Tarantism (2007)

Joachim Koester

16mm film installation, black and white, mute, 6’09”

Tarantism is a condition resulting from the bite of the wolf spider, known as the tarantula. The bite causes numerous symptoms in the victim: nausea, difficulties in speech, delirium, heightened excitability and restlessness. The bodies of the bitten are seized by convulsions that previously could only be cured by a sort of frenzied dancing. This ‘dancing-cure’ called the Tarantella emerged during the Middle Ages as a local phenomenon in the area of the city of Galatina, in southern Italy, and was widespread in the region up until the middle of the 20th century. Since then, the Tarantella has evolved from a form of uncoordinated movement––where people would ‘quiver and hurl their heads, shake their knees, grind their teeth and make the actions of madmen’––into a highly stylized dance for couples.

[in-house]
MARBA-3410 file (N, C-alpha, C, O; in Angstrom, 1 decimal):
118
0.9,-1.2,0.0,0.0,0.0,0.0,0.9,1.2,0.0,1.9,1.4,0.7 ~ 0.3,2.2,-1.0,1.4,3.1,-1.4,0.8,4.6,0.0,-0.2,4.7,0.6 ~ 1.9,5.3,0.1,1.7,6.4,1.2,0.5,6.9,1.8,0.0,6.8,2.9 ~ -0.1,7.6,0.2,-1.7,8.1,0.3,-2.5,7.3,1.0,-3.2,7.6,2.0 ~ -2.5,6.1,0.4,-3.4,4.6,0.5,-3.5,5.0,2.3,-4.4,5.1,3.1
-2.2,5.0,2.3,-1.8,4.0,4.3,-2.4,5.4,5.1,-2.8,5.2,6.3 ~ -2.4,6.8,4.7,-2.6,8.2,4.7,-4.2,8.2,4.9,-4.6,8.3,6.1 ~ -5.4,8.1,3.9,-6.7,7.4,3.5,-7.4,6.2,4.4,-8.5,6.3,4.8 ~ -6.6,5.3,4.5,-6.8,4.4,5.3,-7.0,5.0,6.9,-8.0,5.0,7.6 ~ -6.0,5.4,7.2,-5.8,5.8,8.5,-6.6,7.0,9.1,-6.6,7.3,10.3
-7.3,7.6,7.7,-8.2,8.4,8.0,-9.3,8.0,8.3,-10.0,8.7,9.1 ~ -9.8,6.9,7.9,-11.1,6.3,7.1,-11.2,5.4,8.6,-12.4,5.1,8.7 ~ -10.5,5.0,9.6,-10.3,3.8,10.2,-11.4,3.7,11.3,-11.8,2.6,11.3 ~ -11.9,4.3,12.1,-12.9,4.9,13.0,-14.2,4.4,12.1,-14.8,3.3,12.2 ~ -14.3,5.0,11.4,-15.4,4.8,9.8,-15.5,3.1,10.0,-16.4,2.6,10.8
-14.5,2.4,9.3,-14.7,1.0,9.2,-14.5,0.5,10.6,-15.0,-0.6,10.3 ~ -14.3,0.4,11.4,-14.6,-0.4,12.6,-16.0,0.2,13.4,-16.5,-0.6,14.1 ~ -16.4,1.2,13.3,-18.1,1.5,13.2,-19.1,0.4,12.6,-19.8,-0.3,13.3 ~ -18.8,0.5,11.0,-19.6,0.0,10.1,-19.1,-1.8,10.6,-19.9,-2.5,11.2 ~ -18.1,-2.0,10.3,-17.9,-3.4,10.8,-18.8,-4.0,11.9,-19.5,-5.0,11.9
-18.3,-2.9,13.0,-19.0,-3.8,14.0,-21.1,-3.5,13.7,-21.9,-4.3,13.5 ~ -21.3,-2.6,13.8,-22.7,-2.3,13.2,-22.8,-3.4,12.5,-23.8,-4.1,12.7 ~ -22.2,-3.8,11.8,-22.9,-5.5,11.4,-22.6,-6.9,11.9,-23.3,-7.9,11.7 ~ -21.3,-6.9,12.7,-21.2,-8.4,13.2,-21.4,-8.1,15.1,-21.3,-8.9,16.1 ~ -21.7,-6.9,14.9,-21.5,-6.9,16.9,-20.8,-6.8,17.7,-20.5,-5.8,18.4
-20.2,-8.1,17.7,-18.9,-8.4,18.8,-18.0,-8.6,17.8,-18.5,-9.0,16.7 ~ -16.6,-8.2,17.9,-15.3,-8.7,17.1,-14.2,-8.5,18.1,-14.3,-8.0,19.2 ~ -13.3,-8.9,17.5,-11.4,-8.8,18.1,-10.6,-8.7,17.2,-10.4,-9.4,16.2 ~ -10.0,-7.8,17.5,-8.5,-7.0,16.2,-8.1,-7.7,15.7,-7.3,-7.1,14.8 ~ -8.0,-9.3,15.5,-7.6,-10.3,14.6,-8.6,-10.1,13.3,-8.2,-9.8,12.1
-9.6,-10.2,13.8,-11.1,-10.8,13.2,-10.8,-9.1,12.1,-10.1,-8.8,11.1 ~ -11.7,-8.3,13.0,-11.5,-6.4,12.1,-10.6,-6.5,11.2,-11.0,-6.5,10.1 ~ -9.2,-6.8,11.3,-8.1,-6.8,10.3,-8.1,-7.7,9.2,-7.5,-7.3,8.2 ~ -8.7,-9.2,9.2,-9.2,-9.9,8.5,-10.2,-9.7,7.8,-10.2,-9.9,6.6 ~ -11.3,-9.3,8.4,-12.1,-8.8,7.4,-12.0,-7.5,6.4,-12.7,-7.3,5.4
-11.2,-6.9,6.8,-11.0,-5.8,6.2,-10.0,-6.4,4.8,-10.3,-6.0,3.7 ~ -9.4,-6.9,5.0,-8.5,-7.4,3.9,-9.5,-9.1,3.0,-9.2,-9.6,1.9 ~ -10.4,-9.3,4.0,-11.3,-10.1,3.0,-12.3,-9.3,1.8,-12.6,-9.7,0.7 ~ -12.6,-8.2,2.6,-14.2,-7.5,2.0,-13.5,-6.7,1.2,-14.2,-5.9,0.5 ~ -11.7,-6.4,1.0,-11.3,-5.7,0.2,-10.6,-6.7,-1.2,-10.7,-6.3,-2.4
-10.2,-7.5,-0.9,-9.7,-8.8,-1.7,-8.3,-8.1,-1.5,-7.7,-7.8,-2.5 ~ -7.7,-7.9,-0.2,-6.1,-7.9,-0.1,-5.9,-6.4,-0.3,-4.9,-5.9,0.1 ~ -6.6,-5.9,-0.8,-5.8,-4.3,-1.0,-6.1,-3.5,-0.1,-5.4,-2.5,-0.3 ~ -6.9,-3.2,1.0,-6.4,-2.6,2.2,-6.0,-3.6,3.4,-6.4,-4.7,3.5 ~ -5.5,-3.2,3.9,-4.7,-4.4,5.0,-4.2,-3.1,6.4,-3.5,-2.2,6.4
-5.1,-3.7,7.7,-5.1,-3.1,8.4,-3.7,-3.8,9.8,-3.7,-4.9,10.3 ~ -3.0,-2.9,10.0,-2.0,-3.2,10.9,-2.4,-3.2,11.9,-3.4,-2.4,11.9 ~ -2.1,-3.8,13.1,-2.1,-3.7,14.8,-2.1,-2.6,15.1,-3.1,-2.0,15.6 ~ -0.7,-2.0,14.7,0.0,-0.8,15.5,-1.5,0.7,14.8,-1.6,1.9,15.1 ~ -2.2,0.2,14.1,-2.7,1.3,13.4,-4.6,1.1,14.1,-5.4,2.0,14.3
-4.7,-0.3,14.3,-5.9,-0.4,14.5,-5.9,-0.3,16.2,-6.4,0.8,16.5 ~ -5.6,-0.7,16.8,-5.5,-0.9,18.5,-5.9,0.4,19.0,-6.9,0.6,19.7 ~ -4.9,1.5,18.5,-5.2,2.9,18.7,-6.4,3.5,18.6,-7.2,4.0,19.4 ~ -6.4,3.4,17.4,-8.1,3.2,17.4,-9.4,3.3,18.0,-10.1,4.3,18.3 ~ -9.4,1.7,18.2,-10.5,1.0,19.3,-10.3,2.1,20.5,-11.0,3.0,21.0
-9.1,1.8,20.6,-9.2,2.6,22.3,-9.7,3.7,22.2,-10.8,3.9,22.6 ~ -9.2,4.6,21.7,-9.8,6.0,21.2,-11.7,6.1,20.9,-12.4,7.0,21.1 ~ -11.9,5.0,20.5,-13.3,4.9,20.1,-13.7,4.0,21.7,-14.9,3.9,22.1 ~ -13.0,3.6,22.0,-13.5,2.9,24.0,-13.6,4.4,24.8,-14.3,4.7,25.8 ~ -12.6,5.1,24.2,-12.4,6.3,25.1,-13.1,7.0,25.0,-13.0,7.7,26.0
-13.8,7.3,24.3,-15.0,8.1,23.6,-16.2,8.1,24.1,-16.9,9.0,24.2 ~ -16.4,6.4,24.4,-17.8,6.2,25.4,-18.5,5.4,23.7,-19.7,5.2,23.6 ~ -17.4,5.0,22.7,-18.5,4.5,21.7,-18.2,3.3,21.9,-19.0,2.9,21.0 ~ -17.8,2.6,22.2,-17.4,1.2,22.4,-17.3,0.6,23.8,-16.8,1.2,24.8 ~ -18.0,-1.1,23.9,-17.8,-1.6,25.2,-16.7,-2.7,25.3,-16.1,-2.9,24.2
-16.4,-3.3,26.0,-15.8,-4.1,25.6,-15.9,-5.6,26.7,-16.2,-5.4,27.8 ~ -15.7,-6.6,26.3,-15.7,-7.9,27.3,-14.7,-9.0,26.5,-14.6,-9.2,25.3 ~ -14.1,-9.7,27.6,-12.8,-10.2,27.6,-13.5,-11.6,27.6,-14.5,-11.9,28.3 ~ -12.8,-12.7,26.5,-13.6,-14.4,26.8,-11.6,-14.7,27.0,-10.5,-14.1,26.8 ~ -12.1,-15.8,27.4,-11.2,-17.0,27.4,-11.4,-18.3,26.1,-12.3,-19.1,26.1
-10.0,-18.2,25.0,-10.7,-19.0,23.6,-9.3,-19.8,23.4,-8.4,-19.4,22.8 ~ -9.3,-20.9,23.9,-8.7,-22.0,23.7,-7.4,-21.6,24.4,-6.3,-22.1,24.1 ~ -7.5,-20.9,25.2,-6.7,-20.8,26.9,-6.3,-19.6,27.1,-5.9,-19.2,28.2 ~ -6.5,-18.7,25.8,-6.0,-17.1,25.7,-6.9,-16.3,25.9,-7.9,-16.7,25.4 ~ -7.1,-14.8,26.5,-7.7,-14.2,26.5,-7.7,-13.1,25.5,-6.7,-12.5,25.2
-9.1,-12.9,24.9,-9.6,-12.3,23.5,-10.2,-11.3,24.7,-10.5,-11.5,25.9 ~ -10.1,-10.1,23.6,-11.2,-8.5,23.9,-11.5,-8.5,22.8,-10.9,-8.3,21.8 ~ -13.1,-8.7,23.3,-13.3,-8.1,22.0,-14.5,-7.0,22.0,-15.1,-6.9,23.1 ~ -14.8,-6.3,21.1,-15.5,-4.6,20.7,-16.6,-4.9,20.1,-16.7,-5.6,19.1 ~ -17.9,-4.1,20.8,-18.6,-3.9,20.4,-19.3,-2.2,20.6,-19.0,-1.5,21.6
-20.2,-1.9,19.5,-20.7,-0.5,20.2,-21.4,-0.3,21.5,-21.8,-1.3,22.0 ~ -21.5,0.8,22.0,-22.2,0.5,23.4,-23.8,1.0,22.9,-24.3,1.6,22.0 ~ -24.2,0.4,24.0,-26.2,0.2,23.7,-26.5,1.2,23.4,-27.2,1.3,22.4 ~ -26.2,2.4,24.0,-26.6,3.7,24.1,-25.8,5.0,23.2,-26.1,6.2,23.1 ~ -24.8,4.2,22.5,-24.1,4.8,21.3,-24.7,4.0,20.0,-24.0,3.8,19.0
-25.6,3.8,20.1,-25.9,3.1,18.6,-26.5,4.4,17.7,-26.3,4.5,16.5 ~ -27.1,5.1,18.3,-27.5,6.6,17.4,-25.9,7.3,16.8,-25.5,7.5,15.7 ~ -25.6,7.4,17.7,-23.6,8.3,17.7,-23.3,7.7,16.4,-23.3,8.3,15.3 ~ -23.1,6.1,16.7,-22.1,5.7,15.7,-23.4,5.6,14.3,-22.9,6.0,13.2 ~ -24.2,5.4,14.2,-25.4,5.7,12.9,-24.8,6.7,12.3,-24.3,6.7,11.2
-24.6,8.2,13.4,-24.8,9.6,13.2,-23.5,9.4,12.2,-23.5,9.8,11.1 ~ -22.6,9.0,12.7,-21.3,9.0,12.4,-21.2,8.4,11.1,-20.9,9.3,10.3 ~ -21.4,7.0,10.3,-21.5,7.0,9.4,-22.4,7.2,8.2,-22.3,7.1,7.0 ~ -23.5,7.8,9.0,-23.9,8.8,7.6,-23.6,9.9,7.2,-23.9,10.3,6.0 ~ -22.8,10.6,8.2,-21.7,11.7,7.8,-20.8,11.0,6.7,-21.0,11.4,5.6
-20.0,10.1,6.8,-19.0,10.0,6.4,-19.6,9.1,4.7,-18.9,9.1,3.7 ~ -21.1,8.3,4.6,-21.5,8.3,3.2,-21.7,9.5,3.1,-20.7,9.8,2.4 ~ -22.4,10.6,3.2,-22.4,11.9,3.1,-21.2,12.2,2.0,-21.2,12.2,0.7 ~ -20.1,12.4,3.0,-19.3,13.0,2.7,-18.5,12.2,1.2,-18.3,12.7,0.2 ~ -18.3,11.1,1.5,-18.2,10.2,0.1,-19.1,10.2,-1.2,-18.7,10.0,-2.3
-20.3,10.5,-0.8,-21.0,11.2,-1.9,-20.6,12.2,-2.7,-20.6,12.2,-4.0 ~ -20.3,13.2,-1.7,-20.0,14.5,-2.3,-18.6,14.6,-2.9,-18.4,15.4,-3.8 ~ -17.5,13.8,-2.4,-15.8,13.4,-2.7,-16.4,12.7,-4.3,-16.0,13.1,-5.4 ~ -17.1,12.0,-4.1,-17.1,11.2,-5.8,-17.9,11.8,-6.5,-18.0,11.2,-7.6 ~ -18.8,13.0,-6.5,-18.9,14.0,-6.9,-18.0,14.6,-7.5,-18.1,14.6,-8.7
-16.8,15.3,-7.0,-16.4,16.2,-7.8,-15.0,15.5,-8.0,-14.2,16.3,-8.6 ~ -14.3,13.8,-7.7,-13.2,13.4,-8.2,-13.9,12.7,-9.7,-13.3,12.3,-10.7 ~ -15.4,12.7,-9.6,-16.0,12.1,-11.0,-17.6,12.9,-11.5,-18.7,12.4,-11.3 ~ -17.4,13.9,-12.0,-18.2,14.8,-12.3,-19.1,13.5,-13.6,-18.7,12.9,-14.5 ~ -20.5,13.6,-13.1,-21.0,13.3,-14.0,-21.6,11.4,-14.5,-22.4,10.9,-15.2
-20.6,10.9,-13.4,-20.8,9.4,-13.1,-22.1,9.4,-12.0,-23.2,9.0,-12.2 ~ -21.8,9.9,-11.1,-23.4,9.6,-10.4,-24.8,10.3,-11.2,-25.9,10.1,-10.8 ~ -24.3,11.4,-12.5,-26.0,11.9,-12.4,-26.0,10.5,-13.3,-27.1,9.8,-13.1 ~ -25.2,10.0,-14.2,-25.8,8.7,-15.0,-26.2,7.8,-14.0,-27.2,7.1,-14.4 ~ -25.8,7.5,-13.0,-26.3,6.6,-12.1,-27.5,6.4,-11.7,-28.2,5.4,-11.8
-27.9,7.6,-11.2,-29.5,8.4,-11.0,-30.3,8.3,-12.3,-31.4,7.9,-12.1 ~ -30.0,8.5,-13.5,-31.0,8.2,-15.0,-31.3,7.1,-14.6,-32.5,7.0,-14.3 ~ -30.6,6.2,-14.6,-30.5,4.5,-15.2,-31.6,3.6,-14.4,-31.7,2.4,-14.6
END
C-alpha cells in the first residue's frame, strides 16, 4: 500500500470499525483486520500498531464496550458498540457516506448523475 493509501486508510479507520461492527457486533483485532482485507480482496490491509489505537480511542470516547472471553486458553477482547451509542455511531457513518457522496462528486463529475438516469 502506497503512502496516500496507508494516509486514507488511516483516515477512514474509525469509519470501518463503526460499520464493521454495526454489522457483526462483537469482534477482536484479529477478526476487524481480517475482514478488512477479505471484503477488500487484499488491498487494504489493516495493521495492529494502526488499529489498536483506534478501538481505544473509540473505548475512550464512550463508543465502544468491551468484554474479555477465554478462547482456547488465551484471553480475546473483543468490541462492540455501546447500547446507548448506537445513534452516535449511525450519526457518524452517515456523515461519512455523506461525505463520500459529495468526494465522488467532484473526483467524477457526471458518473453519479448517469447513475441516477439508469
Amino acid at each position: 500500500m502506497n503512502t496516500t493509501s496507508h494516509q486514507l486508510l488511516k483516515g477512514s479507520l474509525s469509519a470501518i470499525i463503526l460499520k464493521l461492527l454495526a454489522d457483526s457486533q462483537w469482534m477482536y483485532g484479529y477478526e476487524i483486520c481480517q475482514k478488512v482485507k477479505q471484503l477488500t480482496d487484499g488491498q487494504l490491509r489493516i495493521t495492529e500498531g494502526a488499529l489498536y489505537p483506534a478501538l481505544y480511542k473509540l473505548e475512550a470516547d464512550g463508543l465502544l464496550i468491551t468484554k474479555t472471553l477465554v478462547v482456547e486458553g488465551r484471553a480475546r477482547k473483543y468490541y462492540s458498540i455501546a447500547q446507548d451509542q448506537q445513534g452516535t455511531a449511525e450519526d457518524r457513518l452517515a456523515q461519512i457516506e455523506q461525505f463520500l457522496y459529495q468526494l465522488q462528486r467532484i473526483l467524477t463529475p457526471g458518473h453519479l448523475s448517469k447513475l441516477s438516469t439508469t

Koester’s interest in Tarantism is tied to its original form: a dance of uncontrolled and compulsive movements, spasms and convulsions. In the film he has utilized this idea to generate the movements of the dancers. In six individually choreographed parts the dancers attempt to explore a type of grey zone: the fringes of the body or what might be called the body’s ‘terra incognita’.